There is an amazing bit of meta comedy in this where George Cloony explains to Ewan McGregor what it means to be a Jedi knight.  However, aside from some amazing casting choices including Jeff Bridges essentially reprising his role from The Big Lebowski and Kevin Spacey playing a sociopathic psychic, the film never really fulfills its comedic potential.  There are some hints of a criticism of the excesses of military intelligence and the whole thing plays like a condemnation of the Iraq war, but neither of these things is fleshed out in a satisfactory manner.  Still, I'd recommend seeing this on DVD (or on student discount Thursdays), if for nothing else than for George Cloony's impeccable comic timing.

Where the Wild Things Are

Aside from maybe Inglorious Basterds, this was my favorite movie of the year so far.

Seriously, if ever there was a movie made to fit my very specific taste this was it.  There are monsters running around, weird things happening that aren't ever explained, the direction and cinematography are amazing, and the soundtrack is performed by a band I really like.  The feeling I get is that this is a bit too quirky for everyone's taste, but I really really enjoyed it.

Anatomy of a S.D.I.

There are several teaching requirements that I need to complete in order to get my degree.  The first of which is known as Supervised Direct Instruction (S.D.I.).  Essentially this is the same as a normal T.A. assignment but with some additional responsibilities.  Principle amongst these is that I have to do about a weeks worth of lecturing under the supervision and guidance of a faculty member.

I was planning on doing my S.D.I. next semester with my advisor and then doing my other requirements next fall (which would put me right on track to graduate on time).  However, my advisor and the professor I T.A. for colluded to convince me to do it this semester, for a class on hormones and behavior.  I didn't really object to this as normally the lecturing done by the T.A. is from the professor's notes.  Generally the professor and the T.A. work together extensively to ensure that the T.A. is ready and that the lectures go as smoothly as possible.

Well, I've just finished two weeks of teaching without any supervision whatsoever and I think it went pretty well.  I had to build three lectures from scratch, write a quiz, assign a reading assignment (from an academic journal), and write a set of open response questions.  All this without a textbook or anything resembling guidance.  Oh, and I was also expressly prohibited from using powerpoint (though I generally prefer to lecture unplugged anyways).  I'm griping here, and I was complaining to anyone that would listen earlier in the week, but mostly I'm just amazed it didn't turn into a complete disaster.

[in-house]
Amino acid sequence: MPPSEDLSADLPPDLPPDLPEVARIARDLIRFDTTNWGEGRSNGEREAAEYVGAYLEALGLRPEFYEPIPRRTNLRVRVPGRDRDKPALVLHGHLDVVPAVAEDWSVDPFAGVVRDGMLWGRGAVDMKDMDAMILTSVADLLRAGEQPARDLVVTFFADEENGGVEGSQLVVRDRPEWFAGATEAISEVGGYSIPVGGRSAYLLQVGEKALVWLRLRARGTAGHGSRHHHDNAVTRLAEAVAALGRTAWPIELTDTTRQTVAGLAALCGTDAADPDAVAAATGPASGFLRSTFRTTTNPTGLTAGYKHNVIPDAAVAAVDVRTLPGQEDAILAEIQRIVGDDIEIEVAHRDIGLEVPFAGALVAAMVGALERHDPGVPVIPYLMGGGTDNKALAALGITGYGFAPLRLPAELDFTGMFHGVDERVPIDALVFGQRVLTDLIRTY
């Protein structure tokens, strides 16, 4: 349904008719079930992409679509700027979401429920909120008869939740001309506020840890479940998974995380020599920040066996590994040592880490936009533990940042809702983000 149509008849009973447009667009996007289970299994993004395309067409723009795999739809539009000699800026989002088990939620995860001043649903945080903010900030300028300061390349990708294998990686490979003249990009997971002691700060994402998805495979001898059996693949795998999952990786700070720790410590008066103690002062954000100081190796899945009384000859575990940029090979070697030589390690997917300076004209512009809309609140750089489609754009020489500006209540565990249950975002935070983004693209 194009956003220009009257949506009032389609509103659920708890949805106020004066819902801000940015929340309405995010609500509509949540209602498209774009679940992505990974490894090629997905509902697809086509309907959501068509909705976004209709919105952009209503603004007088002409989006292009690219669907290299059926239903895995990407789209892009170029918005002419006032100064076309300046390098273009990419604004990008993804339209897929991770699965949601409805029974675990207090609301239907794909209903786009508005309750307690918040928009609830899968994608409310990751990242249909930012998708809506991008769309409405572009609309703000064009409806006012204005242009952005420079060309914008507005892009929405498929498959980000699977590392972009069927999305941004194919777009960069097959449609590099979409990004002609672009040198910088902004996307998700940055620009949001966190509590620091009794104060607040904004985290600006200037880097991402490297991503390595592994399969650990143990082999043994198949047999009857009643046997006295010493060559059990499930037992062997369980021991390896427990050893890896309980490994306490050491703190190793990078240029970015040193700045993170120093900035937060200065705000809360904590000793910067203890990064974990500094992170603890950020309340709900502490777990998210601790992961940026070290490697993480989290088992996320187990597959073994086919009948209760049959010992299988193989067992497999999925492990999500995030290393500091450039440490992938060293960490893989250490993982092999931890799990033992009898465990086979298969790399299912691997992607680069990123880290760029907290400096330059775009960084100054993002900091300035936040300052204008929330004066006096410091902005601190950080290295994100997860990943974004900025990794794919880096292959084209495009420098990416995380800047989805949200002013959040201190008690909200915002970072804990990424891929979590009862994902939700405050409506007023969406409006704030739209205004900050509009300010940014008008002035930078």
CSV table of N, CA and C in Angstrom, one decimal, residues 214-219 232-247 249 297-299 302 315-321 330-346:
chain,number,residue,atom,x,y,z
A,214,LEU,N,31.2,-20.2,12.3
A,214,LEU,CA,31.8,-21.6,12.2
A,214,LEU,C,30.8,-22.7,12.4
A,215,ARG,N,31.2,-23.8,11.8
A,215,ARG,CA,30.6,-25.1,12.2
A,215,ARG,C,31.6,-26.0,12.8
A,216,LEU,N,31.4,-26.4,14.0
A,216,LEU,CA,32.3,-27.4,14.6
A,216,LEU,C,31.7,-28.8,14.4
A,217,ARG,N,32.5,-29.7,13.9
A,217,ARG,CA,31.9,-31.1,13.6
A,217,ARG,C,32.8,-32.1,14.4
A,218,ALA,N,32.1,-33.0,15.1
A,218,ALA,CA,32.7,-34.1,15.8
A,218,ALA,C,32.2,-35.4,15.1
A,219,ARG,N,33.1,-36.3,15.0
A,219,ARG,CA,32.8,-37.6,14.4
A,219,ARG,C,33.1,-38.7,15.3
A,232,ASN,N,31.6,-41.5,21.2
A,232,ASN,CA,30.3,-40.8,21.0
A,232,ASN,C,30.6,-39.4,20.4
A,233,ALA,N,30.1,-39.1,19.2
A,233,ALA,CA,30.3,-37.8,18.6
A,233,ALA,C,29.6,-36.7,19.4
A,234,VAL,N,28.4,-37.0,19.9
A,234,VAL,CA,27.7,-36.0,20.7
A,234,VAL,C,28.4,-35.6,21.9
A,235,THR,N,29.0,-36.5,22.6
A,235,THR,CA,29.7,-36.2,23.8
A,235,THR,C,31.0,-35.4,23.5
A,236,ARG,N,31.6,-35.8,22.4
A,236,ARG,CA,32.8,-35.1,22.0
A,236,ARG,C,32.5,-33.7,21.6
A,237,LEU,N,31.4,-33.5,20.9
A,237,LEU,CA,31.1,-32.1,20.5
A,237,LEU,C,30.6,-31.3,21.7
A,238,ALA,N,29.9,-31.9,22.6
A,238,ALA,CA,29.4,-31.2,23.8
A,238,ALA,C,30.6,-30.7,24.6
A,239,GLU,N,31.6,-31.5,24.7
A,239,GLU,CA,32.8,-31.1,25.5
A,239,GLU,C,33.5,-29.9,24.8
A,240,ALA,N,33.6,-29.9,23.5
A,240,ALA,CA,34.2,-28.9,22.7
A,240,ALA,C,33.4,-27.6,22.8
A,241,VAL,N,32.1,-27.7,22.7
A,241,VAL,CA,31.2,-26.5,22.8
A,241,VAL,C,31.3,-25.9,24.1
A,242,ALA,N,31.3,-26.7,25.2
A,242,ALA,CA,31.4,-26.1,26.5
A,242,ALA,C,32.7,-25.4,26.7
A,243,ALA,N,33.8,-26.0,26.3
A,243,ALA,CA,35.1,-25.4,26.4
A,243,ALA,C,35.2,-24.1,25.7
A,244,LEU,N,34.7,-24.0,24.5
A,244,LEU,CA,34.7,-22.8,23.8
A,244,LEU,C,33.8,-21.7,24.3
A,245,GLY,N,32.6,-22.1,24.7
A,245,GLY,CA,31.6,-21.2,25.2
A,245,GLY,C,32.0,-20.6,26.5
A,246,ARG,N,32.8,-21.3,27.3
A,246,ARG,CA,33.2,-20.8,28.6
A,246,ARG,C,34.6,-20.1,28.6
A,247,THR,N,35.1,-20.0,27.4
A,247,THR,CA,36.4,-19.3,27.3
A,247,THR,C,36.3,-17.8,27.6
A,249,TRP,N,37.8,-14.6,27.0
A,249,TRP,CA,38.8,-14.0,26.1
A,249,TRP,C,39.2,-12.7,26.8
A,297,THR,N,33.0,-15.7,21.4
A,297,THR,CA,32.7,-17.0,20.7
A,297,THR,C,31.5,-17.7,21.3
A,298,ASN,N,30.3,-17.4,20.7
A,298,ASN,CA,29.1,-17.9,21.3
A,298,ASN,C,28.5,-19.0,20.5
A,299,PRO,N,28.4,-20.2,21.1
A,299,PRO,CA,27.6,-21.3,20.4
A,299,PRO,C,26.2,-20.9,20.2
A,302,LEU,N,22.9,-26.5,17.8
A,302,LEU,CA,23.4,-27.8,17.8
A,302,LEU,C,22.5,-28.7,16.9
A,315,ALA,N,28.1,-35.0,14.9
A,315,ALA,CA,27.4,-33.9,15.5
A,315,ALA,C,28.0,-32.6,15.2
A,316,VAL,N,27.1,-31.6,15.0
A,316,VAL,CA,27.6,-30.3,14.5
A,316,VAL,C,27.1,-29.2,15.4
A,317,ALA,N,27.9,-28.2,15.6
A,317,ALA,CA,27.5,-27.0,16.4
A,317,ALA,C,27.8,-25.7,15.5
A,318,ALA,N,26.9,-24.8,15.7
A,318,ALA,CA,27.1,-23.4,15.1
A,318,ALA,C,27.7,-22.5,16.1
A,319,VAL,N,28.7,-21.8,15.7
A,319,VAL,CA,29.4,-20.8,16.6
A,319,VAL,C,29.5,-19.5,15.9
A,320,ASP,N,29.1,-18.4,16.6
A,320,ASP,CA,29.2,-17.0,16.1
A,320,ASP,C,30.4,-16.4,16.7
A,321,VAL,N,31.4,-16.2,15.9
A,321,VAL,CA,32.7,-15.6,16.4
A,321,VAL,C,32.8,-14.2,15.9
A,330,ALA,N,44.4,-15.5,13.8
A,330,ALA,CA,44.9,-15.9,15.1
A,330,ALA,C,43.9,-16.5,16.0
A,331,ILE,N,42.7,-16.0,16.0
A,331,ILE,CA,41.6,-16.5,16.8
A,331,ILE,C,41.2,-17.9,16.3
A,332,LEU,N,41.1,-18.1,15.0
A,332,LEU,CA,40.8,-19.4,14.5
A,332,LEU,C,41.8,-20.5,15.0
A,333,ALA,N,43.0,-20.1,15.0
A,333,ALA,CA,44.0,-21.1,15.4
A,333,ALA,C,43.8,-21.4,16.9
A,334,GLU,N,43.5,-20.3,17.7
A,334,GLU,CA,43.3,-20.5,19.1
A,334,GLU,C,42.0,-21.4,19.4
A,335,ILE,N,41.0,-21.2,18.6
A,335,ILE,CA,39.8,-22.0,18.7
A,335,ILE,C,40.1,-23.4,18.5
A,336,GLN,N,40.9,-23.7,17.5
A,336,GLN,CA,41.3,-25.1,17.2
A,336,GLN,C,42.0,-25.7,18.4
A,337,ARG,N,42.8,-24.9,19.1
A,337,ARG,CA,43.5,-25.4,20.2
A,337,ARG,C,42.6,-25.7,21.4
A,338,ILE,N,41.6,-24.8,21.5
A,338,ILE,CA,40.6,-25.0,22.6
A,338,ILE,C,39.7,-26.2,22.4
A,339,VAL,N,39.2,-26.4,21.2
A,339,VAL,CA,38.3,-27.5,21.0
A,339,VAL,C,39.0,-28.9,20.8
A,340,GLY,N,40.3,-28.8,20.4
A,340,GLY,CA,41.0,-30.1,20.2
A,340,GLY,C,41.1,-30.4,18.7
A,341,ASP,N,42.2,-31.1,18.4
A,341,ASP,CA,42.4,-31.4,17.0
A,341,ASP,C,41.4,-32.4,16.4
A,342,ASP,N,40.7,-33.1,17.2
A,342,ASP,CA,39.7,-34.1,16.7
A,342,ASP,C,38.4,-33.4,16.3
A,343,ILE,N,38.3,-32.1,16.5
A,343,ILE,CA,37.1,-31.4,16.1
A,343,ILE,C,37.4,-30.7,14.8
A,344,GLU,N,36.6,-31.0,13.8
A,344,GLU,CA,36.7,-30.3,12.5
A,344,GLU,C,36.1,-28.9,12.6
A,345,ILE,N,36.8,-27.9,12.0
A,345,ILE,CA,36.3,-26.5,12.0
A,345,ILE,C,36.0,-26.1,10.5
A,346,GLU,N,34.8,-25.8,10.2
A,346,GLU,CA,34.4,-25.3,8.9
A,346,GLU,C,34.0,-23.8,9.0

As far as the lectures themselves... I still need to work on some basic teaching things like talking slower and giving time for student questions.  Also, I need to work on not leaning back on the blackboard when I'm wearing a black shirt.  I finished each lecture a little early but no earlier than five or so minutes before the end of the class period.  I got stuck a few times with student questions, but it turns out saying "I don't actually know that, thats a good question." generally satisfies undergraduate students.

Overall, I think I managed to do alright.  Given how helpful she was during the rest of the process, I probably won't get any feedback from the professor so I won't know anything for sure until I get the teaching evaluations back from the students.  The one benefit of all this is that my advisor went to bat for me and had it out with this professor about making me do so much work without any direction.  This didn't really help the situation per se, but its good to know that she'll do that for me.

In terms of the students, the quiz and reading assignment grades are higher than normal despite numerous complaints about their difficulty.  No one came to my office hours while I was teaching, which I'm taking as a sign that my lectures were at least comprehensible.  And now, after months, everyone recognizes me as the T.A.

Like seemingly everything else in grad school I'm learning by jumping into the deep end.  Next semester I'm teaching a section of a research methods class.  Thankfully, I get to choose my own textbook and there will be a faculty member overseeing my progress.  My S.D.I was probably good preparation for this, but mostly I'm just thankful I don't have to explain the hormone changes that occur with aging to a bunch of undergrads again.